And I really don’t need to deal with the inquisition of bishops about my doctrinal purity….
So, how about this: I’ll stop now if you’ll tell everyone that I really did preach about the Trinity today and it wasn’t half bad….How about that?
Ah, a good idea, but in the end it won’t work. After all, I get paid to talk about this stuff and you—well, actually, you pay to listen to me talk about this stuff.
Boy, that’s a weird way to think about preaching, isn’t it?
Ok, I’m going to take one swipe at it. Here goes….
Things Happen and then we talk about what happened. The confusion arises because “what we SAY about WHAT HAPPENED” becomes all entangled with WHAT HAPPENED so that we can’t distinguish between what WE SAID and WHAT HAPPENED any more.
Here’s the only example I’m going to give you: two people have a disagreement (that’s What Happens) and then they both go off and “say things” about the disagreement.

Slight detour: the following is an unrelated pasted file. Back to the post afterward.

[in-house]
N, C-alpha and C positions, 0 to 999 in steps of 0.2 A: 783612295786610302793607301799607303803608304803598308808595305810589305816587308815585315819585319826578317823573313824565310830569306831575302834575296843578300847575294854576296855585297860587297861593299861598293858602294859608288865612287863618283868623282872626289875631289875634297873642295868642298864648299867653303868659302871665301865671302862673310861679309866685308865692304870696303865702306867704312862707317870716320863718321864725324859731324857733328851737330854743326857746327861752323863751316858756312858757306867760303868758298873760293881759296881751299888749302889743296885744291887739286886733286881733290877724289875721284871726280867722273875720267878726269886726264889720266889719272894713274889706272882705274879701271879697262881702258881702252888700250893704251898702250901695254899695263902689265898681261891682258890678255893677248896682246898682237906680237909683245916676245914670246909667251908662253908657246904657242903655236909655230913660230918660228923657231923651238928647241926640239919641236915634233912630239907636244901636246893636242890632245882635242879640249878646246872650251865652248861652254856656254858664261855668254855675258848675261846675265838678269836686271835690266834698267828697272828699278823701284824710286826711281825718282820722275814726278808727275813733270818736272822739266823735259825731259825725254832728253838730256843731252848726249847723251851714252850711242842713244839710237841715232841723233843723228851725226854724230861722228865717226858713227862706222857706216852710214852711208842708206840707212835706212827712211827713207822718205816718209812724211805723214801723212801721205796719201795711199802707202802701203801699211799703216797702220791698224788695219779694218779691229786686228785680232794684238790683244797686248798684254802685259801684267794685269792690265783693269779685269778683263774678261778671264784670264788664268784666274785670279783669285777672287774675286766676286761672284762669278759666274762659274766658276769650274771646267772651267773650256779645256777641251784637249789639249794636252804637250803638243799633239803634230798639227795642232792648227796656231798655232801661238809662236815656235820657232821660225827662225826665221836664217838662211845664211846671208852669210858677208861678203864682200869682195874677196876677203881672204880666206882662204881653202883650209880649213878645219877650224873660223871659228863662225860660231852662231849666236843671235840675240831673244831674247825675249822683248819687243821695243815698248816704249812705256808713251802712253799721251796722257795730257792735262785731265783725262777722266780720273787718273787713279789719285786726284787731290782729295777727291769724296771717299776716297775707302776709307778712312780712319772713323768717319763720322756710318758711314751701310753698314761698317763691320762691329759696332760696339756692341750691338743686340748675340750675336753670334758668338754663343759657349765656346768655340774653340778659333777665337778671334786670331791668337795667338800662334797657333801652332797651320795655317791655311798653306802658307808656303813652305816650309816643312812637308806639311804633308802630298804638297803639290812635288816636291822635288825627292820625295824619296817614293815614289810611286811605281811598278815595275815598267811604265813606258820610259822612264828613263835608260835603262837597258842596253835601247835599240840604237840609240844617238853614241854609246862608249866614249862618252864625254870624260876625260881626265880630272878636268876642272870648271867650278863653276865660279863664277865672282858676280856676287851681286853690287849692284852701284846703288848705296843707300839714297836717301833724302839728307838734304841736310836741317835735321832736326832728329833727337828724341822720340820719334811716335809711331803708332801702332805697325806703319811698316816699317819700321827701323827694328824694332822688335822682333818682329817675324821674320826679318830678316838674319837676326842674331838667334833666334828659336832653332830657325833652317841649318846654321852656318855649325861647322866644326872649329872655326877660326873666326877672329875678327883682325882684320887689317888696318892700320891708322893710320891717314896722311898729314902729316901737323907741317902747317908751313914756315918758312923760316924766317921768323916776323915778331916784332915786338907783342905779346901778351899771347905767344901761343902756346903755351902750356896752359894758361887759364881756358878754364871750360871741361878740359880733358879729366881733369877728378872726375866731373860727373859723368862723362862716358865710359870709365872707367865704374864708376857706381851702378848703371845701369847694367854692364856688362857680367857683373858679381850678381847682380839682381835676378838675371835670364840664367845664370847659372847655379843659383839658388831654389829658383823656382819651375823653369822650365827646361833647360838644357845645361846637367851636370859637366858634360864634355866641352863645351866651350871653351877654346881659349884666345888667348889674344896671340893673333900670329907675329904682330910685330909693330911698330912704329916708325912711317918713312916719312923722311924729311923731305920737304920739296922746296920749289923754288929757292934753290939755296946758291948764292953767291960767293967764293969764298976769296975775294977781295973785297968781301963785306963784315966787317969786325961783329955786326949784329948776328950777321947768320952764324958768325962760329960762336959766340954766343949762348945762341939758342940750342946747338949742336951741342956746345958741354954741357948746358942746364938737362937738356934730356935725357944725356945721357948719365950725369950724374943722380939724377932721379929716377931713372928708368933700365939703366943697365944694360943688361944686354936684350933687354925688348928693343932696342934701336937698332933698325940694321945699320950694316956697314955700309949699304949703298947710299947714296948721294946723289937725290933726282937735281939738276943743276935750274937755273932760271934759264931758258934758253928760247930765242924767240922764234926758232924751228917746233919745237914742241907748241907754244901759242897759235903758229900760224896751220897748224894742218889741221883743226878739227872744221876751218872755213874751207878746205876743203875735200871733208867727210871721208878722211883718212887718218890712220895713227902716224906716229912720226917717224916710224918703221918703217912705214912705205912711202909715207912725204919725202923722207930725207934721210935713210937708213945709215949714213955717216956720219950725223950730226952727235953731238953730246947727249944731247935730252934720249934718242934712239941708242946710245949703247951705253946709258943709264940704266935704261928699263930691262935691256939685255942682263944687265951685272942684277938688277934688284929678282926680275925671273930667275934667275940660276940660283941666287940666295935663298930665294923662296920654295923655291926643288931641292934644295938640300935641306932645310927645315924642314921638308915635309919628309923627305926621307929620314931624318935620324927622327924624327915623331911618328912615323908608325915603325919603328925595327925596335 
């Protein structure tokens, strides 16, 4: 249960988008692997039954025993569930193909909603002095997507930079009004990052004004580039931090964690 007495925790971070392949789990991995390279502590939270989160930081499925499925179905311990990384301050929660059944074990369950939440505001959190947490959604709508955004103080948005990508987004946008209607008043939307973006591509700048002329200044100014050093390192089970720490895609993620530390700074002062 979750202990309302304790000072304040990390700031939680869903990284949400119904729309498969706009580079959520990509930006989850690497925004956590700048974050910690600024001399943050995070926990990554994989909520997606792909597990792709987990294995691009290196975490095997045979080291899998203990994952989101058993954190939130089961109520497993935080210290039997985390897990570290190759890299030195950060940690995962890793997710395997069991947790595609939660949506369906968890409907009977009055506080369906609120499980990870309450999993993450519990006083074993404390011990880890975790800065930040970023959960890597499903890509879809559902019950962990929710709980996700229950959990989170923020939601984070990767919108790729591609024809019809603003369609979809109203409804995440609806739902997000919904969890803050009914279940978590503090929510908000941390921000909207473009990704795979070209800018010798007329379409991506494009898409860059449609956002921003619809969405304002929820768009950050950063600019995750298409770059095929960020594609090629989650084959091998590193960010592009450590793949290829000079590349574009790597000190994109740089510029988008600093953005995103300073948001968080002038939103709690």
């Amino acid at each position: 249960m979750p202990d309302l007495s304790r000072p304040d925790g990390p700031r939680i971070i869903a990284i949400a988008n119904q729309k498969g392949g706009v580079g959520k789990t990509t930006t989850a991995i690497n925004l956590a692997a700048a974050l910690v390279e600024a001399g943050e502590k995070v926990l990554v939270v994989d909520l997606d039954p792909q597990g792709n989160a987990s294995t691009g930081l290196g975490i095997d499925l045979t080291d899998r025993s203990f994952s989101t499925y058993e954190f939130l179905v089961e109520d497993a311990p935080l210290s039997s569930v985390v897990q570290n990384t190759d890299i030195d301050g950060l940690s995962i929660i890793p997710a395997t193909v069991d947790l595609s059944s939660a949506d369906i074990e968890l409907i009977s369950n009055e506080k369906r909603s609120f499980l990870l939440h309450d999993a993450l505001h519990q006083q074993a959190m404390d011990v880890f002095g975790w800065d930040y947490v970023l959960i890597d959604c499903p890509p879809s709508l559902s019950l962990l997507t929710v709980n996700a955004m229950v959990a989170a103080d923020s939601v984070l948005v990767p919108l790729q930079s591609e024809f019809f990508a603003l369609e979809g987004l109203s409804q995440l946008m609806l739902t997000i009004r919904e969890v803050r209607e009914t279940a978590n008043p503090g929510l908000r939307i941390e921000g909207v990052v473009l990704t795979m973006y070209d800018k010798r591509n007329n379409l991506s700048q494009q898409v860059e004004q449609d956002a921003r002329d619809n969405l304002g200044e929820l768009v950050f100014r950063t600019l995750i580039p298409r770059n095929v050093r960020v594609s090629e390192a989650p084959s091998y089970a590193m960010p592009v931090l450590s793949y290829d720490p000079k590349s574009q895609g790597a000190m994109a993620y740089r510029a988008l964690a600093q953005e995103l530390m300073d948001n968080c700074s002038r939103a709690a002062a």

Two people: parent/child; husband/wife; brother/sister; two friends; two enemies; two strangers—pick which works for you or make up another one that works better—so two people have a disagreement. (What they disagree about doesn’t matter: politics, abortion, the war in Iraq, religion, what color to paint the living room, what to have for dinner, where to go on vacation, whose turn it is to take out the garbage, Red Sox/Yankees…pick a disagreement that is alive in your life.)
All that “happens” is that two people disagree. That’s all that happens.
But one of them says, “if you don’t respect my opinion, you don’t respect me.”
The other one says, “if you don’t agree with me, you don’t love me.”